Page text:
If I Forget Thee, Oh, Jerusalem
by Mark Jacoby
My parents' brief conversation one day in June 1936, foreshadowed a change in my faith:
"Sam, do you realize it's been twenty-five years since you arrived in the USA?"
"I know, Marie, and believe me, I've thought of my dear mother and father every day of those twenty-five years."
"Well, stop longing and book passage to Poland while your folks are still alive. You will never forgive yourself if you don't."
* * *
Mom convinced my father to borrow two thousand dollars from the Home Savings and Loan for the trip to Poland. She even persuaded him to include my brother Willis, seventeen, and me, twelve. Family visits to Europe in those days were rare except for the wealthy; an item about our voyage appeared on the society page of the Wilmington, Delaware newspaper. Round trip tourist fare from New York to Le Havre on the French Line, including round trip rail transportation to Biecz, Poland (near Cracow) cost $234.
Strange, the things that stick in your mind; I recall our room steward on the ocean-liner asking me, a twelve year old roughneck, "At what temperature shall I draw your bath?"
Throngs of relatives and well-wishers greeted us at the Biecz train station. All the men had long beards. They were dressed in black suits with vests and large black hats. The women wore black dresses down to their ankle, heads covered with wigs. The boys wore sidelocks, knickers and caps. It looked like all one hundred-sixty Jewish families in the shtetl had gathered on the platform.
My grandfather's flowing, white beard jiggled as he led prayers before every meal. We sat on long wooden benches in the small cottage (I could hear the family cow "mooing" nearby). My pretty, petite grandmother seemed weary. Mom said that was natural after raising seven children and fetching water from a well. Grandma smiled as she saw my father stumbling over some of the Hebrew words while davening.
Mark Jacoby, the author, is seen standing at the left, with his Grandmother and Grandfather seated, and his cousin, Ciela, next to his brother, Willis. 1936
The shtetl of Biecz reminded me of pictures of villages in America before the automobile - horses, wagons and dogs everywhere - smoke swirling from chimneys, no indoor plumbing or street lights.
Grandpa once asked me to go to the steam bath with him in his droshky. One rainy afternoon, I asked my father why all the people were carrying their shoes while walking barefoot along muddy roads. He told me they were saving shoe leather until they reached the village. We traveled on droshkys or on horseback - I don't ever remember seeing an automobile. We spent our days visiting relatives, the synagogue, Jewish communal schools and the library. I'll never forget Ciela, my beautiful twelve year old cousin.
There were tears in my father's eyes when we departed for Paris after two weeks in Biecz. As our train passed through Germany, I saw several large banners, "Juden und Schweinhund Verboten." Dad explained that terrible message. The train sped by goose-stepping German soldiers amidst panzer division tanks and huge self-propelled guns. It was 1936 and the highly mechanized German army was preparing for war - we had seen Polish soldiers trudging alongside horse-drawn cannons. Although we had a U.S. passport, we had difficulty getting hotel rooms in Vienna and Berlin - Jews weren't welcome.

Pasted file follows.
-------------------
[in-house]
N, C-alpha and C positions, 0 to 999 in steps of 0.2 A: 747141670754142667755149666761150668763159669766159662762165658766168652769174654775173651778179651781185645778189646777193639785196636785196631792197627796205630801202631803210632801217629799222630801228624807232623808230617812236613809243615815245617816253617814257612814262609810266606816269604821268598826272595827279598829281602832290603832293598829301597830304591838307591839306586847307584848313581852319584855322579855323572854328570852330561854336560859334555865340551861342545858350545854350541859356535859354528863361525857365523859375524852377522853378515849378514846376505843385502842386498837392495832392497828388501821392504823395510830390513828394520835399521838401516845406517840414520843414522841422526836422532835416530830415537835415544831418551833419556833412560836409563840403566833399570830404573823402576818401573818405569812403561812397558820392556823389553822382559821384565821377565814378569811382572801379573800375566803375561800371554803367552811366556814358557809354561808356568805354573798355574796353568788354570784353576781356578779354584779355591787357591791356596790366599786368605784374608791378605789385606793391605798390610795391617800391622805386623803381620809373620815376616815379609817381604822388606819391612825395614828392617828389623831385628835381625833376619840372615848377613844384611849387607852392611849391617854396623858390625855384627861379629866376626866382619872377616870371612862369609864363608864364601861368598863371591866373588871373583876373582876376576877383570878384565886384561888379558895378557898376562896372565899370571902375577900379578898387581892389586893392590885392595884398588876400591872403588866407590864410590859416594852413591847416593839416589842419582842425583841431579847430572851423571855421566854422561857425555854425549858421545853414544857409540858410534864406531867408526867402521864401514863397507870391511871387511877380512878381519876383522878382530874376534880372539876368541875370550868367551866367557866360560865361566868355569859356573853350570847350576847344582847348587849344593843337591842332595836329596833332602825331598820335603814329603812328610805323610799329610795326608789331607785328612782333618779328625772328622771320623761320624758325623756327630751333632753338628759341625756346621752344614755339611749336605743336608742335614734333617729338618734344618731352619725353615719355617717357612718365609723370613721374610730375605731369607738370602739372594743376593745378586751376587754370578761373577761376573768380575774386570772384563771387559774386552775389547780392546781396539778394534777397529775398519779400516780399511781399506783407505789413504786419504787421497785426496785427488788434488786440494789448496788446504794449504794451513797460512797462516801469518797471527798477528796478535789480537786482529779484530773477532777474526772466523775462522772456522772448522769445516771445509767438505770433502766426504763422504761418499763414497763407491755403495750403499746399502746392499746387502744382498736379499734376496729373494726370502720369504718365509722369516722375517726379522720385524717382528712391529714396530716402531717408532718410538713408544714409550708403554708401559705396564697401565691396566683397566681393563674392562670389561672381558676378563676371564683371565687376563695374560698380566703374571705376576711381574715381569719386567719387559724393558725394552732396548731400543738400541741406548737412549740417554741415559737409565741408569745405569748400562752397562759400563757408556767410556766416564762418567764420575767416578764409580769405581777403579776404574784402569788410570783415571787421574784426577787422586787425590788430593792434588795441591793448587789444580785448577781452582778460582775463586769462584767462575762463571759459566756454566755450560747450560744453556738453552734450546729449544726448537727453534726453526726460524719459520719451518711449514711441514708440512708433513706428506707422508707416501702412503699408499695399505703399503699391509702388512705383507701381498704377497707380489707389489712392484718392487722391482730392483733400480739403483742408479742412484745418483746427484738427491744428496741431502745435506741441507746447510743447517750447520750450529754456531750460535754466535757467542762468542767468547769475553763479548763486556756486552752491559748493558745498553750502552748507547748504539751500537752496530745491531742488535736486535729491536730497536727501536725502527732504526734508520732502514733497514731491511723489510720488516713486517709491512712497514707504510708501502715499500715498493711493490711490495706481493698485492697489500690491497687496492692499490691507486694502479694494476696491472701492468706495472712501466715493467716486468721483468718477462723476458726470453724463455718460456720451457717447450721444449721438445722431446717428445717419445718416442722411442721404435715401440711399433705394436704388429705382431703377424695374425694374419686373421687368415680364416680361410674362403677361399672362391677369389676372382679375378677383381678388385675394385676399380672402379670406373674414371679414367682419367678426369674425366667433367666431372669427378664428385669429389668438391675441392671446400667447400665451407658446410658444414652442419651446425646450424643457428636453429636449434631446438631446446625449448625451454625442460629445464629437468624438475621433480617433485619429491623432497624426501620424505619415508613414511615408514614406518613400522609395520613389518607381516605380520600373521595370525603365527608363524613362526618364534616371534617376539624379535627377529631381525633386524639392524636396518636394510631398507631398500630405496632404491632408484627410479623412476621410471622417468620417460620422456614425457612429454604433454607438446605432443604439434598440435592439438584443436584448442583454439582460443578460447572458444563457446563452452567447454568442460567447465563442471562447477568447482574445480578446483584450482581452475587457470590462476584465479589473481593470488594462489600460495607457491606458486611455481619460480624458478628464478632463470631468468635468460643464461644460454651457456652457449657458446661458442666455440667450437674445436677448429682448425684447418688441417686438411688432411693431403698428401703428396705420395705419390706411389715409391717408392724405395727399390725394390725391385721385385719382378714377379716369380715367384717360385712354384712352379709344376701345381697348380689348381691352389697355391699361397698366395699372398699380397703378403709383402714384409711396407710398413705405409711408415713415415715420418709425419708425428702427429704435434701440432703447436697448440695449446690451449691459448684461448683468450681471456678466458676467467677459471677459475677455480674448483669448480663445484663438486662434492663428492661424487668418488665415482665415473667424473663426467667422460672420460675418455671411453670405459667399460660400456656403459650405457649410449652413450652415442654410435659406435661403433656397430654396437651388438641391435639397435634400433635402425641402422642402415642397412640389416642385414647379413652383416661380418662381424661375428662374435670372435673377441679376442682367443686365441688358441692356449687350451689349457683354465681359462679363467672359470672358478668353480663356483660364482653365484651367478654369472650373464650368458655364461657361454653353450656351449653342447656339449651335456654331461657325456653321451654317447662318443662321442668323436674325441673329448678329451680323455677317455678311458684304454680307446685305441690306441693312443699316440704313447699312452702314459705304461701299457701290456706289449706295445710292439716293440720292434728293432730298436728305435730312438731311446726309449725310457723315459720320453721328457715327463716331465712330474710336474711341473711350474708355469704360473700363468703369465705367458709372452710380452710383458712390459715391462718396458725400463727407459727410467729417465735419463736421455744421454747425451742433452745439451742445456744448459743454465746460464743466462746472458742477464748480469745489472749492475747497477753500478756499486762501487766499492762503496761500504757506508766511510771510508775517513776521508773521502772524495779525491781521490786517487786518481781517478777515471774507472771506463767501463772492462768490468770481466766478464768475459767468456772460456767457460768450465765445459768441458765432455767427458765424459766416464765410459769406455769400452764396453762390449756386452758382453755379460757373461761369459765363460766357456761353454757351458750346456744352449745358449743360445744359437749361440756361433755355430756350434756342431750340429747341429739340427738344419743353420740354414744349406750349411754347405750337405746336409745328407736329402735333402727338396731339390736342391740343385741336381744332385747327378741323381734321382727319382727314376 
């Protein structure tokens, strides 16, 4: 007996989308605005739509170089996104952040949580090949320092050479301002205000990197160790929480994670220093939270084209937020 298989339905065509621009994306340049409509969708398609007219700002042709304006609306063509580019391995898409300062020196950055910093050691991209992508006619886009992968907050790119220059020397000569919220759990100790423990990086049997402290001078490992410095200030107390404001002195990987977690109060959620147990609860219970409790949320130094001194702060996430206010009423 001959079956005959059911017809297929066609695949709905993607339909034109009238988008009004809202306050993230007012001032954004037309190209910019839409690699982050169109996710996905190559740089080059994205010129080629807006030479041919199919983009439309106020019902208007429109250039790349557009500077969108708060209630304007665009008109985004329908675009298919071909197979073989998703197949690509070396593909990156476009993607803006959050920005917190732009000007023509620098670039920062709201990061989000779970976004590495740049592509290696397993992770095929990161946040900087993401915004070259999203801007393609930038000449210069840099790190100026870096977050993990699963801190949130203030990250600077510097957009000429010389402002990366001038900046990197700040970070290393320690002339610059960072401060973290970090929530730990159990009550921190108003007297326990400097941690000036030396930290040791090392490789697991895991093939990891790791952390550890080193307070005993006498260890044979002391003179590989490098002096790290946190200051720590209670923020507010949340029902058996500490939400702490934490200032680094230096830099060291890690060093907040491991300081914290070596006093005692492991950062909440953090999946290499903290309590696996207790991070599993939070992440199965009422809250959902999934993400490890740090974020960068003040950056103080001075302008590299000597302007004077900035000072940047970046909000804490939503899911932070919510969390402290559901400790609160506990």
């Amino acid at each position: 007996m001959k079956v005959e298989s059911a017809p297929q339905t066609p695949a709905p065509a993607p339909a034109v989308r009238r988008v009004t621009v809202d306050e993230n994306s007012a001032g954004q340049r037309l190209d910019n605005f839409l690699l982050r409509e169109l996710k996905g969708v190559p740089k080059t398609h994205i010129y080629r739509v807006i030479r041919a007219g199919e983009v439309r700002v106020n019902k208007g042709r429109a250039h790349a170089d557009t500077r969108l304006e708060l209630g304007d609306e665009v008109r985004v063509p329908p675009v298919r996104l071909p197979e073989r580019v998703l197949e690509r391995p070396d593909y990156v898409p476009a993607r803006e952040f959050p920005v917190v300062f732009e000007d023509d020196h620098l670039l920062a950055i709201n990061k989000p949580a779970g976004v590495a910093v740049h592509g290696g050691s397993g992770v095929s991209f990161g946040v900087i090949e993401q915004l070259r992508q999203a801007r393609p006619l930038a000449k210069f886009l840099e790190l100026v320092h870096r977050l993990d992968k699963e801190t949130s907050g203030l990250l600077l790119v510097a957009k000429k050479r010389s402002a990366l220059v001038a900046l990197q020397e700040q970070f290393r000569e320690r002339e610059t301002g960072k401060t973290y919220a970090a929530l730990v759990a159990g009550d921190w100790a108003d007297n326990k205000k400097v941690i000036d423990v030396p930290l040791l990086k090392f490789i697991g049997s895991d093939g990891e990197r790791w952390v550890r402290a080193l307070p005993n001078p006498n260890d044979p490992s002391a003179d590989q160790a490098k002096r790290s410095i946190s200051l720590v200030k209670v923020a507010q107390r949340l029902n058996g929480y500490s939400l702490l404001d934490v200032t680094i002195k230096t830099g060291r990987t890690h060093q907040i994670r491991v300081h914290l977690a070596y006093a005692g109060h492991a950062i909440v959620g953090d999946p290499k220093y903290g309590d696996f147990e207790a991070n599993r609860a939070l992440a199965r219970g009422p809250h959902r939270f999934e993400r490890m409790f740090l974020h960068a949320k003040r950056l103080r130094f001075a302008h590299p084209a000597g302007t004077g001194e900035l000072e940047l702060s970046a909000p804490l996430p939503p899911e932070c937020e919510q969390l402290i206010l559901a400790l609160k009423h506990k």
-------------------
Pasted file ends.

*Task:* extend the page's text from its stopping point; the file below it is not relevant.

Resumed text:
Nine years later, at the end of World War II, I learned the Germans had deported most of the young people of Biecz to the forced labor camp of Prokocim/Plaszow. On Friday, August 14, 1942, the Gestapo surrounded Biecz and murdered a third of the Jewish population within three days. The remaining Jews were sent to the extermination camp of Belzec. Only a handful survived. Jews were abandoned, not only by their Christian neighbors, but by the world. A few lived because of compassionate help by several Poles in the area. Not one of our vibrant Jewish family survived the Holocaust.
Disheartened, I went to see our rabbi to tell him I could no longer believe in the Jewish Faith. He remained silent for a moment and then merely said, "I understand your feelings, Mark, but if we forsake our religion, Hitler will have won."
I went to bed that night convinced the rabbi's logic was irrefutable. In the morning, I recalled the pledge we made at every meeting of our Jewish Boy Scout Troop: "If I forget thee, Oh Jerusalem, let my right hand forget its cunning."
* * *
The movies we took in Biecz in 1936 were transferred to video tape. A copy is in the film library of the Holocaust Museum in Washington, D.C.
On Friday, July 17, 1998, eight members of the Beicher Society of New York attended the unveiling of a bronze memorial plaque on the front wall of the Biecz shul (now a gynecological clinic).
"TO THE MEMORY OF THE JEWISH MEN, WOMEN, AND CHILDREN OF BIECZ AND THE NEIGHBORING VILLAGES BRUTALLY PERSECUTED AND MURDERED BY THE NAZIS IN 1939-1945.
THE BEICHER SOCIETY OF NEW YORK, 1998
* * *
Upon returning to America, Ira Goetz, President of the Beicher Society of New York, wrote a letter to the members describing the visit in Poland. He avowed:
"The Memorial Plaque should serve as a reminder to the Poles that Biecz wasn't always their exclusive possession, as it is now, and perhaps even remind them of their general passivity and sometimes complicity in the destruction of the Jewish population."
from the May 2004 Edition of the Jewish Magazine